We felt that we kind of needed to contribute to that through our lens. So we, in collaboration with John, did a study looking at the value of pharmacogenomics, right? It was an in-depth look utilizing highly effective randomized controlled trial design, again, with the perspective being that we wanted to answer some fundamental questions around the value of pharmacogenomics from a health improvement perspective. That was really the backdrop for this whole project.
[00:05:27] DW: This study and this research project actually happened in a few of your stores, and we worked with I guess over 200 of your patients. Can you tell us a bit about what's the profile of these patients were that came in? I don't want to broad brush, but can you give listeners an understanding of what we were looking for?
[00:05:46] JP: Yeah. I mean, we have very specific criteria for the study itself so that patients had to be either new or existing patients with depression or anxiety. The vast majority of patients in this demographic are kind of middle-aged. They’re not always exactly sure of their diagnosis, but we tried to verify it as best as we could as a diagnosis of depression. But we know for a fact there were anxiety patients that fit in there as well. These are patients that were complex. Most of them tried multiple medications in the past. They had failed their medications. They had other challenges with their depression and anxiety over a course of many years, and we’re looking for something that would help, and I think that's what drove them into the study.
It's interesting. Even up to today, the study has been completed because we reported the study with clinicaltrials.gov, and it’s ended. I still get calls. These are patients that I think are really – They’ve been struggling with their condition and they’ve had challenges being managed and they’re looking for something else. I think we were able to offer that. At the beginning of the trial, we weren't sure what the impact would be. We have published a previous paper that showed, “Hey, yeah.” Pharmacists could use the information to intervene and intervene appropriately, but didn’t have any outcome data. That’s what we wanted to show here. Complex patients, psychiatric conditions, all of them depressed or anxious that we’re looking for something else.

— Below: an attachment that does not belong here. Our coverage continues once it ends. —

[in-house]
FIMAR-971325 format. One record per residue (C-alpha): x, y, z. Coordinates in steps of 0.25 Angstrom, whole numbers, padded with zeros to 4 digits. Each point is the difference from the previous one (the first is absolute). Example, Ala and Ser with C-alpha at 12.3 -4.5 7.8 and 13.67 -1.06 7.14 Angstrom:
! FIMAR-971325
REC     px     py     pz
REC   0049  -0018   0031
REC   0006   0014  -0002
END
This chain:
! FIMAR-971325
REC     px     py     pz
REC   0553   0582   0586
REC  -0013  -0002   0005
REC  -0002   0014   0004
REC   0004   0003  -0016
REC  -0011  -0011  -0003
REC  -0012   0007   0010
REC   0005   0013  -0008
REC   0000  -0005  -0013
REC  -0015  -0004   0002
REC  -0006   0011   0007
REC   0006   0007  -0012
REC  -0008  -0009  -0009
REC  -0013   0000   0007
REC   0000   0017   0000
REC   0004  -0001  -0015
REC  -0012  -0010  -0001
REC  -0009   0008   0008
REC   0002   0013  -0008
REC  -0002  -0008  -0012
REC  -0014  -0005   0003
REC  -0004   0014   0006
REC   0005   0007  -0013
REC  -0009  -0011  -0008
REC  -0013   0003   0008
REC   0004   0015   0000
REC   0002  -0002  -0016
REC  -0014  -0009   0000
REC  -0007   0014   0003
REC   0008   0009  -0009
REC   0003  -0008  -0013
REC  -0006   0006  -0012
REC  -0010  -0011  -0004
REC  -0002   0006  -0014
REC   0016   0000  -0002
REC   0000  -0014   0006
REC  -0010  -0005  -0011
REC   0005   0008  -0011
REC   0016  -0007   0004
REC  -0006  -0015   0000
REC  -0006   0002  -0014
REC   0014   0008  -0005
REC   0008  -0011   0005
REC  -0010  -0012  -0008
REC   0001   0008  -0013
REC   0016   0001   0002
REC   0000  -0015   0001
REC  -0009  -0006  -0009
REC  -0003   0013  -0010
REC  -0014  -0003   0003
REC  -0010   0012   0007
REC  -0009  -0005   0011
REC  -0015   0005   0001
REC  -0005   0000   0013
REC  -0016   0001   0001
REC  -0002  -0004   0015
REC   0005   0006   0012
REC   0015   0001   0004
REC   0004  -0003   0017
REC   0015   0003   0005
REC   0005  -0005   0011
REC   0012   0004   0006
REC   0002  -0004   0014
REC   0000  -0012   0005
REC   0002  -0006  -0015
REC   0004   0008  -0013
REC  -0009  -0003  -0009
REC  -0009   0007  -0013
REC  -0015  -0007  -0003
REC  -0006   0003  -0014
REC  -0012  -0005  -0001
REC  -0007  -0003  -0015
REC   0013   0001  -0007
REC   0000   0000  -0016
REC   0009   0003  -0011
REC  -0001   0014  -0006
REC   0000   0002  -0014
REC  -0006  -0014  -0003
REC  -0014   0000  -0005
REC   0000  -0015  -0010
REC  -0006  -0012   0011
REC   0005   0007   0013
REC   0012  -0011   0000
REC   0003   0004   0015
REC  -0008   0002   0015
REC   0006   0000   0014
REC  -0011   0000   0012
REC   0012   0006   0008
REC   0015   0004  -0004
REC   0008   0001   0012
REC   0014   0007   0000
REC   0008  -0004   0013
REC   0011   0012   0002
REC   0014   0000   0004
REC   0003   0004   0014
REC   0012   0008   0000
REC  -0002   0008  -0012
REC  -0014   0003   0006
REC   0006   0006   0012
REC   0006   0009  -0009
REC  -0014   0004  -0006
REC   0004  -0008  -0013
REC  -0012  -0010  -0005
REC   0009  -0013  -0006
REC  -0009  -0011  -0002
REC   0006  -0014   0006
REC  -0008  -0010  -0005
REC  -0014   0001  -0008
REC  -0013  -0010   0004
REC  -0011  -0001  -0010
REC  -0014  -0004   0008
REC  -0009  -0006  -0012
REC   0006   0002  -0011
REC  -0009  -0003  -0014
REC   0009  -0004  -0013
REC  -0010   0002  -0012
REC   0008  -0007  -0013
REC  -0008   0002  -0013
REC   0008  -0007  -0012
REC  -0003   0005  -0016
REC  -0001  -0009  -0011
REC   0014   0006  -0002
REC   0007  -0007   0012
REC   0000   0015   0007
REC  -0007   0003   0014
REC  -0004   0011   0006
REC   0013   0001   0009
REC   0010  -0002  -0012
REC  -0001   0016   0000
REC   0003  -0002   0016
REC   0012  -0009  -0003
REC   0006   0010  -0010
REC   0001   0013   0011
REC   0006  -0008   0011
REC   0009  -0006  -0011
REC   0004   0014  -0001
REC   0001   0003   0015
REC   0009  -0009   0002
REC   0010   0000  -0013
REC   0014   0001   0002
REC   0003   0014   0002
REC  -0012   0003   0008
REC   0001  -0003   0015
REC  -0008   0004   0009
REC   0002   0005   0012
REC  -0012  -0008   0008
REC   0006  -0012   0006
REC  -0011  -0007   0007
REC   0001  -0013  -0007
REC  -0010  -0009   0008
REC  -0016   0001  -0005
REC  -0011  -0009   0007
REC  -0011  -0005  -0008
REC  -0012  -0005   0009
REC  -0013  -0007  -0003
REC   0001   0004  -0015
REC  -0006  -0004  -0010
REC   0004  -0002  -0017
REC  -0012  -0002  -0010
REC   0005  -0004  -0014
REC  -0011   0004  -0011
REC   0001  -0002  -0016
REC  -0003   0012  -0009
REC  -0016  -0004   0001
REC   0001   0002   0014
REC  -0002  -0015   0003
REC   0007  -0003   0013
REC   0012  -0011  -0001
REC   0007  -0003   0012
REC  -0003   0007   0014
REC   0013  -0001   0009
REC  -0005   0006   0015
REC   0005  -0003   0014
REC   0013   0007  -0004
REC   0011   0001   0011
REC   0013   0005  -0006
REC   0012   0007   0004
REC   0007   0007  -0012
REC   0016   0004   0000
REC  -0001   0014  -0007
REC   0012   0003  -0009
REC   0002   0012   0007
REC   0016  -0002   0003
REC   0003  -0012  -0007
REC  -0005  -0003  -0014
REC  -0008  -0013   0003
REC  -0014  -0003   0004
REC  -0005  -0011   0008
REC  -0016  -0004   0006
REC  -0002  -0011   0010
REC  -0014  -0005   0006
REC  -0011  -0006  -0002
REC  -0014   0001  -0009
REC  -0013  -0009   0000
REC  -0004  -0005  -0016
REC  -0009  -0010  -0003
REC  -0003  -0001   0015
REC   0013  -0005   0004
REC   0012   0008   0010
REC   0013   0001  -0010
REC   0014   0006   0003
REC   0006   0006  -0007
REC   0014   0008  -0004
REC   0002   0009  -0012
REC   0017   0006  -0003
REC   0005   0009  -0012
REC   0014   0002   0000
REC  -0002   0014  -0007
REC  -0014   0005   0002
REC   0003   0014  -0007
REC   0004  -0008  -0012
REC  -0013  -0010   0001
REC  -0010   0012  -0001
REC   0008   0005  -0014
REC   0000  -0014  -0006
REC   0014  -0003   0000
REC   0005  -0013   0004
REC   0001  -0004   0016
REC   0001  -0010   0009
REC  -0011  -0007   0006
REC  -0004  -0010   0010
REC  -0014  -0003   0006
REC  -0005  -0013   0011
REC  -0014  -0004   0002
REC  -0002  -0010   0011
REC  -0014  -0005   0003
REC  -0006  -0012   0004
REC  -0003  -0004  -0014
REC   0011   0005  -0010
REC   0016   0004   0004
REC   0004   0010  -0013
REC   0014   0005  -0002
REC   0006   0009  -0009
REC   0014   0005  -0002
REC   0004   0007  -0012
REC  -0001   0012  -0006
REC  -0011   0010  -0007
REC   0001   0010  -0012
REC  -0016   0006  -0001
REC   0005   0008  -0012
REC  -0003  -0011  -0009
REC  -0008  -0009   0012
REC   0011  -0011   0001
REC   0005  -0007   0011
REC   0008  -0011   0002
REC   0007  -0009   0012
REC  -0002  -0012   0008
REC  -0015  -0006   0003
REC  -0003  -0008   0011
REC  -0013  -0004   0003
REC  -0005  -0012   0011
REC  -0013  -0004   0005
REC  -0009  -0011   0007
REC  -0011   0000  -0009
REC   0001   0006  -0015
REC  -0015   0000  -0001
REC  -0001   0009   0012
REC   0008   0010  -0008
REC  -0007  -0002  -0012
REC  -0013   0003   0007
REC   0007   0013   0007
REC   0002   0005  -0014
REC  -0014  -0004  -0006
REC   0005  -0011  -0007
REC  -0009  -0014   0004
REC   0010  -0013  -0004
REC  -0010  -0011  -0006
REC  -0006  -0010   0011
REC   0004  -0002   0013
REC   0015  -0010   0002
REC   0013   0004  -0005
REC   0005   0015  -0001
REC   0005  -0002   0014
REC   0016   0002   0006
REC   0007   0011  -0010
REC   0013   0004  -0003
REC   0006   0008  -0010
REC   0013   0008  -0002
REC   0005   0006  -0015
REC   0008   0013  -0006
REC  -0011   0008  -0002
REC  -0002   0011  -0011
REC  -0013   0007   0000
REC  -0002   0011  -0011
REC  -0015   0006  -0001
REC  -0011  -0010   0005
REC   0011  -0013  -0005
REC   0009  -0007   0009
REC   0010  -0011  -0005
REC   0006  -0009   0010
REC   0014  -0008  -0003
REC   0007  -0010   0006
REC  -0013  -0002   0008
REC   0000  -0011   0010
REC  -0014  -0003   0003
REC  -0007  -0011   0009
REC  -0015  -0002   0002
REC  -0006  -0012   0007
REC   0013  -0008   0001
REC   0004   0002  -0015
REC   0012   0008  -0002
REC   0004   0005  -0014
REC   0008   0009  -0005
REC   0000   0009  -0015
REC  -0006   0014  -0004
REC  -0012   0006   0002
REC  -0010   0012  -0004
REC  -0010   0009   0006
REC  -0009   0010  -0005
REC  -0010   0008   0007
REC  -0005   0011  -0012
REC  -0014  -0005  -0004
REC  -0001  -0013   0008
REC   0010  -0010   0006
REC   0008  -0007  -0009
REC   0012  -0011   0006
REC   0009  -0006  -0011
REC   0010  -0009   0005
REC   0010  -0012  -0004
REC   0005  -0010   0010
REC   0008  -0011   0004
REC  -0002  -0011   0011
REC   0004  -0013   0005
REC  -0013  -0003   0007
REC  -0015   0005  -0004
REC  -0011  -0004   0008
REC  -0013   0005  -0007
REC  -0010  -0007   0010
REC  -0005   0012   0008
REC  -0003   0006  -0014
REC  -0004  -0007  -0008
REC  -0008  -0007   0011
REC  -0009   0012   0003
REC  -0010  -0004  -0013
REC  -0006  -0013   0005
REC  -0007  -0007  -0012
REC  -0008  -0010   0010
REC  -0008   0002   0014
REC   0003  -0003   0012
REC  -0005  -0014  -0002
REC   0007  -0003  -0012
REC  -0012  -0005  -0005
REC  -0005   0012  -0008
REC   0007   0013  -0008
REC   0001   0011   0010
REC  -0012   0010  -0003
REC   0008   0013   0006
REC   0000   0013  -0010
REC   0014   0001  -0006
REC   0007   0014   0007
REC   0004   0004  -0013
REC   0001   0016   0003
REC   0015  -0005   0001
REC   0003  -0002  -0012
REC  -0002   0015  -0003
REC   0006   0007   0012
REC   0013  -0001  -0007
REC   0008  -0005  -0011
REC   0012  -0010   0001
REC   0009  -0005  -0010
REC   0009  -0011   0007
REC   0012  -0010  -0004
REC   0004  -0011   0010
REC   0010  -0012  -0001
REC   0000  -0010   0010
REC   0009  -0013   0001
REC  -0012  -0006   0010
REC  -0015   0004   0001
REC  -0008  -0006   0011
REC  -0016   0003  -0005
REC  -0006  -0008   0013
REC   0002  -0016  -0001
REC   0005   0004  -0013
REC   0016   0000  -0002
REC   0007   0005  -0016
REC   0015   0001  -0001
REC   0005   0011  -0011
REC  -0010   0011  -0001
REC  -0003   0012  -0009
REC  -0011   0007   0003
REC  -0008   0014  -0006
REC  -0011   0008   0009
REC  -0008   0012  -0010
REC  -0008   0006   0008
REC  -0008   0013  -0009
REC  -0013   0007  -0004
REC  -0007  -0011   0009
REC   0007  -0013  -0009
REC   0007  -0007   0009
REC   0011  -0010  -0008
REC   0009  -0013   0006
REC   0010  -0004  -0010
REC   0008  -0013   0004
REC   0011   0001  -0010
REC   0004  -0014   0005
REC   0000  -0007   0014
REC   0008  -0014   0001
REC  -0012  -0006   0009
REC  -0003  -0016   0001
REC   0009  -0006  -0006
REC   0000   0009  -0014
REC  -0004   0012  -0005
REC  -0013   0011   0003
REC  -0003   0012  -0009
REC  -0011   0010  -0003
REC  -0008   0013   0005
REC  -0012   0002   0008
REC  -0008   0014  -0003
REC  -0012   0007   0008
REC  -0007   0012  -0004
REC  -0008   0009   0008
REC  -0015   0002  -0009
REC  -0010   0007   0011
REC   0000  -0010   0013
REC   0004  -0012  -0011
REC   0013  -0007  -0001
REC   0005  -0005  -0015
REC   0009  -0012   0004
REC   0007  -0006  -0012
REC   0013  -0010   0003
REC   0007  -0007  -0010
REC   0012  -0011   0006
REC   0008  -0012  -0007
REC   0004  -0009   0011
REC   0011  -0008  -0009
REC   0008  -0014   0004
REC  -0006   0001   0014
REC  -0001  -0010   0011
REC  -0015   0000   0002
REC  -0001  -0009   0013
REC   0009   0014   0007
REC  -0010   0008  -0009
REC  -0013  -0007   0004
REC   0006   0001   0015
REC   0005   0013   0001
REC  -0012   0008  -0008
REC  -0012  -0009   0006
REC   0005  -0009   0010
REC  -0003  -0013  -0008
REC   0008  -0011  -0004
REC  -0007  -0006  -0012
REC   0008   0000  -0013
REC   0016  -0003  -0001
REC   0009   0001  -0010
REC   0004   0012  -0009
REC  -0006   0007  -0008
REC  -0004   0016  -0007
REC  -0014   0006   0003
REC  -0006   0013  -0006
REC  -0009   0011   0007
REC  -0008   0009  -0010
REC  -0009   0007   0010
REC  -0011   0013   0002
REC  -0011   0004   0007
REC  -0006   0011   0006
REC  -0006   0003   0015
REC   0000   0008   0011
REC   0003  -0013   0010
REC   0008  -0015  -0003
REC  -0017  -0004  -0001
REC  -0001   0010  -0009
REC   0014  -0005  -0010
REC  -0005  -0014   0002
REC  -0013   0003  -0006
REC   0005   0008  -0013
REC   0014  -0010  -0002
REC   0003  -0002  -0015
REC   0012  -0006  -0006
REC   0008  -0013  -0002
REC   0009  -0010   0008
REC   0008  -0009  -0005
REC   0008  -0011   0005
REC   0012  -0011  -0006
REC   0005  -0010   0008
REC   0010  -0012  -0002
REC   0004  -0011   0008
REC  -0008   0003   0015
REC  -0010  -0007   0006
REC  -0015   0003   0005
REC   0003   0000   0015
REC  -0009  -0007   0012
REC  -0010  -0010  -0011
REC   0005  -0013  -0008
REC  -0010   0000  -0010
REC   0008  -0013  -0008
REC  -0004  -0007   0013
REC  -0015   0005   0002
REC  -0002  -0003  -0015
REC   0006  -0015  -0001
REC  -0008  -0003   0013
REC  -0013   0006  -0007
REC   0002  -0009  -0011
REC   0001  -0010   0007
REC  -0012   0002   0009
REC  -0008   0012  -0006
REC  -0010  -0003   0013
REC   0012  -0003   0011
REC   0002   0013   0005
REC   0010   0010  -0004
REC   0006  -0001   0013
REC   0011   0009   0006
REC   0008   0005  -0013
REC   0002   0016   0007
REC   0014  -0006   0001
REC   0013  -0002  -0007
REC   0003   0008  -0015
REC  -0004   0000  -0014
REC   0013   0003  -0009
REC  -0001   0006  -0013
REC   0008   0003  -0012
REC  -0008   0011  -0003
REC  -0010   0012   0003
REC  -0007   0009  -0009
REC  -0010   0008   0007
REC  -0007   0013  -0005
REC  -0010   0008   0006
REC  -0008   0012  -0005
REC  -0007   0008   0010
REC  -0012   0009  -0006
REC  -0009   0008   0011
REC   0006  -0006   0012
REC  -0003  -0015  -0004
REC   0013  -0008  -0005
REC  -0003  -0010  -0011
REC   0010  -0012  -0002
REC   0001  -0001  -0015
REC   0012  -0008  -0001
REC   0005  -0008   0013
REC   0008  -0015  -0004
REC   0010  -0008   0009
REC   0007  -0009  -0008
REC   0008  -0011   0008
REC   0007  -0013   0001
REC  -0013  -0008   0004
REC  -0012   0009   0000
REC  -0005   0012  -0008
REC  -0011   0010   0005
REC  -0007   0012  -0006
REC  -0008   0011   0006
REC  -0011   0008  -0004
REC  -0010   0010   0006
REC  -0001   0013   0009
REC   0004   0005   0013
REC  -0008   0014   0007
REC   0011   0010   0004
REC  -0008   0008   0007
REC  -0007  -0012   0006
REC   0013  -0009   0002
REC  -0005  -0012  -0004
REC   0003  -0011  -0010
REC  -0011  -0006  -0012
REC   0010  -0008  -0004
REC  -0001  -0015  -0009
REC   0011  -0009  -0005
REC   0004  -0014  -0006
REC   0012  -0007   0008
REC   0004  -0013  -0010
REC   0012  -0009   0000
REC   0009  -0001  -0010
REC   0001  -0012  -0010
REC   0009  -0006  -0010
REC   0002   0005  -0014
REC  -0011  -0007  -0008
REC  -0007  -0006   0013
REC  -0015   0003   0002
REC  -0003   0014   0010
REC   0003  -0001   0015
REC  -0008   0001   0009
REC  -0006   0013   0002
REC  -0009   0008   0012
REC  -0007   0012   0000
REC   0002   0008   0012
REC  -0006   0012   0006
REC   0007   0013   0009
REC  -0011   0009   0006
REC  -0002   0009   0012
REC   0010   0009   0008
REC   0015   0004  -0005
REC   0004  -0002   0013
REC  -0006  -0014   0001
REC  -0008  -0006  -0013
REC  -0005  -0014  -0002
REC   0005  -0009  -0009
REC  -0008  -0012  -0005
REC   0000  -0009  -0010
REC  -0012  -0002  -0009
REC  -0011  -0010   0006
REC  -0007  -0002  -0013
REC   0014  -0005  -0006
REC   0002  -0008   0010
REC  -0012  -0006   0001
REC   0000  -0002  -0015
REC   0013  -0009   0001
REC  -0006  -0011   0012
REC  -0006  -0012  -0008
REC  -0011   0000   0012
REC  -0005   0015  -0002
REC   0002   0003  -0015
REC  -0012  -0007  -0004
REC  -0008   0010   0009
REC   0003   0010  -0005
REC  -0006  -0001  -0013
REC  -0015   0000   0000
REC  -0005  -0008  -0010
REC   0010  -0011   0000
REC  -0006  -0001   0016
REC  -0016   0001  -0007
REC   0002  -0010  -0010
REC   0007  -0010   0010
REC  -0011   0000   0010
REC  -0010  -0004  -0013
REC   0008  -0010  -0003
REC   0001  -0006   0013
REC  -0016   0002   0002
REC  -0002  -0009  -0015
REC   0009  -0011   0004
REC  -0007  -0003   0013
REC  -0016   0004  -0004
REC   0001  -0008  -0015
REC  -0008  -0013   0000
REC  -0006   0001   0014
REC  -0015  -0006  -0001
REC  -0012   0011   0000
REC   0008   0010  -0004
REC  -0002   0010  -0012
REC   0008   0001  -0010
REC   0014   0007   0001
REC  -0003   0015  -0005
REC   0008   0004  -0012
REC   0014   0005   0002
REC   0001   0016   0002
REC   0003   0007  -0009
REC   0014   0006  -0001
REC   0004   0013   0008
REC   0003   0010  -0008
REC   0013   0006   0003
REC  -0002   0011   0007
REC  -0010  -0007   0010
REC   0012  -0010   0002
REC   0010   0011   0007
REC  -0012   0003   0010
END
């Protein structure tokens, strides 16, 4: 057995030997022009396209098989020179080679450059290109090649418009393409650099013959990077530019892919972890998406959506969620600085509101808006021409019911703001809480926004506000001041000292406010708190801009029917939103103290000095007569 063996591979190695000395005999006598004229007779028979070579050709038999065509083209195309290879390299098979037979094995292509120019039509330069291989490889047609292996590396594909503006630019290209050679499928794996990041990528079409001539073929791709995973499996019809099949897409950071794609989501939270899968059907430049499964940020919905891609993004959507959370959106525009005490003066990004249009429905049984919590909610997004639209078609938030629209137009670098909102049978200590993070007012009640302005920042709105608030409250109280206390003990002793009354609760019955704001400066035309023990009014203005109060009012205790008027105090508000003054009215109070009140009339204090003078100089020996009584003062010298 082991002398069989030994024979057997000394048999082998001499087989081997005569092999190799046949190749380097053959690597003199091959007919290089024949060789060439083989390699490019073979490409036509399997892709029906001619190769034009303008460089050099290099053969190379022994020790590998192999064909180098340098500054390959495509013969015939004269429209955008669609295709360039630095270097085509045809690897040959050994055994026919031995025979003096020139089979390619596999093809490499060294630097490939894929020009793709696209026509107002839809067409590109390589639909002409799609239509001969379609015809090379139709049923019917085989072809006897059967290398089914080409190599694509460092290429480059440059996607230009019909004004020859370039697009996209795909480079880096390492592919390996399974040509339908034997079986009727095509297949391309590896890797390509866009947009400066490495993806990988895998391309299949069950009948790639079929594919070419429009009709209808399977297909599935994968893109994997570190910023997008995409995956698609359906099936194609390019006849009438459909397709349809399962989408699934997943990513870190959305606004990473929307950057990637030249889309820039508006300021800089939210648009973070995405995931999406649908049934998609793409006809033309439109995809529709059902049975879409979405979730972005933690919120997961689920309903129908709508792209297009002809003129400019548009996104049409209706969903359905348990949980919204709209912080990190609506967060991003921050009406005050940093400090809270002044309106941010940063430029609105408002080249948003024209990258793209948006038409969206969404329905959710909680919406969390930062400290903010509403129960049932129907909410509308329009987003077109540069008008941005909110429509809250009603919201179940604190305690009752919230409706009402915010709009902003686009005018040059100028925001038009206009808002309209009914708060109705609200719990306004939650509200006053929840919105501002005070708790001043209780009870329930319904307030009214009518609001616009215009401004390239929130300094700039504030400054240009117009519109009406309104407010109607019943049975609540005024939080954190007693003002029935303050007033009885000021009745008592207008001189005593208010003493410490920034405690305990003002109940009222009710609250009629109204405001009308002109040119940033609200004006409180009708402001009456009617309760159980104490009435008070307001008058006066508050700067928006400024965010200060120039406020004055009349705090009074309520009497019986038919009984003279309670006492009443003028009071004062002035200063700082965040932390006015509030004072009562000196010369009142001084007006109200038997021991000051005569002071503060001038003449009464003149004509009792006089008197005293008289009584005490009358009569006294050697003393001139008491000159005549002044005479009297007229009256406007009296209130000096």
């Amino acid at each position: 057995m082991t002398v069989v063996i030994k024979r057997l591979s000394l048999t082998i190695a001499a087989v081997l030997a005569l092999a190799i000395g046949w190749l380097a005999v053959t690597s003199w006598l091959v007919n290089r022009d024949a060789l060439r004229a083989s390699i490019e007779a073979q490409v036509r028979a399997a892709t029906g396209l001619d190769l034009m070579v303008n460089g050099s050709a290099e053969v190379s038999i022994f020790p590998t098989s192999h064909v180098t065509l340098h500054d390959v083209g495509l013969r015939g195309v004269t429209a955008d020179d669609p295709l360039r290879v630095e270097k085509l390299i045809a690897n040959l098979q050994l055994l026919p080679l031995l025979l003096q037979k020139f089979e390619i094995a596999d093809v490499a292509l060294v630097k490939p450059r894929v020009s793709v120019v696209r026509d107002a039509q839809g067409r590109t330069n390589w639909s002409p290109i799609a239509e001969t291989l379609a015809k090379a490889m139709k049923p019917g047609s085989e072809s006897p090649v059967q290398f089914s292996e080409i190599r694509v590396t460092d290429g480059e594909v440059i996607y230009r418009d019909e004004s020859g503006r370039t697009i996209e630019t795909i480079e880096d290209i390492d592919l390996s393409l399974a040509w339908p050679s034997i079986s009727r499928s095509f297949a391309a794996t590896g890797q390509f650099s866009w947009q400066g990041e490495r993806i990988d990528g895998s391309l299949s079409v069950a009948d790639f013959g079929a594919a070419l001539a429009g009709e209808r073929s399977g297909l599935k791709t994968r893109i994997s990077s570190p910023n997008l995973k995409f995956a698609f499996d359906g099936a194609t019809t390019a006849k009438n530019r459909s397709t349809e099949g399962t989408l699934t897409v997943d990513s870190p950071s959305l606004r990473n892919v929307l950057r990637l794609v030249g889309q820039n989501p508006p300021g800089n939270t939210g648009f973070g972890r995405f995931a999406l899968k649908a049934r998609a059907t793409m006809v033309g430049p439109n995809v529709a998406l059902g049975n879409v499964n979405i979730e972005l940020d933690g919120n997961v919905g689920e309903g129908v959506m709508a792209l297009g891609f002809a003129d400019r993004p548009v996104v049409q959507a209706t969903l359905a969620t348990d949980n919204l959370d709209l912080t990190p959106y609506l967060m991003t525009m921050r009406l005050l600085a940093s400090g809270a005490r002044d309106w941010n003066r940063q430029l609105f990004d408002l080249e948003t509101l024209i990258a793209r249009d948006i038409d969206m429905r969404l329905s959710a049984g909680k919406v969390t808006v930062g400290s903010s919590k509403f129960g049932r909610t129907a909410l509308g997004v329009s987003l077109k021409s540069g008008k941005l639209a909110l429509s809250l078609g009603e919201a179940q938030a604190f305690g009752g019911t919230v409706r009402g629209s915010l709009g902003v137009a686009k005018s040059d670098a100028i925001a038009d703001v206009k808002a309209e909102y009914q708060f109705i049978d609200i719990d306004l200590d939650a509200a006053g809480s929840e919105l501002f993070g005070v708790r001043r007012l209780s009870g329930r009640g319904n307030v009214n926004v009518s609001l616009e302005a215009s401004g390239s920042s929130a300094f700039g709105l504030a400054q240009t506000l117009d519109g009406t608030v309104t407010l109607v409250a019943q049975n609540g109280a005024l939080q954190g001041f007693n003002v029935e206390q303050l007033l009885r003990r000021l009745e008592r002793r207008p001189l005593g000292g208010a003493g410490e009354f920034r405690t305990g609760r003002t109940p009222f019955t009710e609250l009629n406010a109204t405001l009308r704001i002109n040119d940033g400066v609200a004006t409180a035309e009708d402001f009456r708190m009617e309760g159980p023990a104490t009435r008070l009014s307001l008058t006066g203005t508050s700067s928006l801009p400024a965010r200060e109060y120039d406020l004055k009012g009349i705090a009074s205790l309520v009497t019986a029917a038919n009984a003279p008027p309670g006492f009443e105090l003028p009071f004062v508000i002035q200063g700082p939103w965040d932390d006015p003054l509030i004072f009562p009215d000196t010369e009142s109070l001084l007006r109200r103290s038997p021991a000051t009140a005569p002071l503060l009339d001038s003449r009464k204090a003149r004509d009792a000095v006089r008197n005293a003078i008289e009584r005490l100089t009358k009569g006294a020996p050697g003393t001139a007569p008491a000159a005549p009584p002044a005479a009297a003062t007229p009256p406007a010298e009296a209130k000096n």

[00:07:10] DW: Right. Just to remind our listeners, what did you do with them? What was the course of treatment for these folks?
[00:07:17] JP: I think it was a very unique study design and something that you don't see done in community pharmacies in the real world pretty much ever. It's very hard to blind patients with the blind pharmacies in the front-line community setting. But what we did is we had patients come in. If they express they had some issue with their medication, so other side effects, medication wasn’t working, they were bouncing around between drugs or whatnot, we would let them know about the study. They’d fill out kind of a modified questionnaire that we created to assess if they were good candidates for the study.
Once they filled that out, if we felt they qualified and they consented, we would randomize them either to standard of care or kind of standard of care plus a pharmacogenomics test. The difference between the two obviously in the standard of care group, we’d have the patients swabbed and have access to their genetic data. The placebo or standard of care group was also swabbed.
At that time, they didn't really know who was in what group. We swabbed everyone. Patients would leave. Somewhere down the line, usually anywhere between three to seven days, we’d get the results back in the standard of care. Or the pharmacists would intervene as they would without any additional information, so they would do what they would do in a typical clinical setting. A pharmacogenomic pharmacist would have access to the genetic test results and then make a decision based on the results. Obviously, we have to loop the physicians in in both scenarios if we’re changing medications.
We could change doses in Ontario without a physician's intervention. Most of the interventions involve switching the drug, and that would involve collaboration with the physician as well.
[00:08:54] DW: A couple years ago, I’m sure I asked you questions around sort of the interaction between different arms of the healthcare system and pharmacists working with physicians. Two years on when you were coming to these physicians and saying, “Hey, we think we need to change in meds,” how did that go if you can generalize it?
[00:09:08] JP: Yeah. That’s a great question. Early on and my practice sites are pretty advanced practice. If the physicians in this local area, they’re used to us doing different things, genetic testing got them off guard early on. I’m talking about the first study where we started doing it. They were like, “What are you doing? Where are you getting this technology? Is it accurate? How does it work?” We had to do a lot of education. If I’m fortunate enough, I get invited to the journal clubs of the physicians in the local area, so I try to use that time to tell them about what we're doing and kind of educate them.
Early on, there was pushback. They’re like, “Ah, what’s the evidence like?”
[00:09:47] DW: Dr. Ned.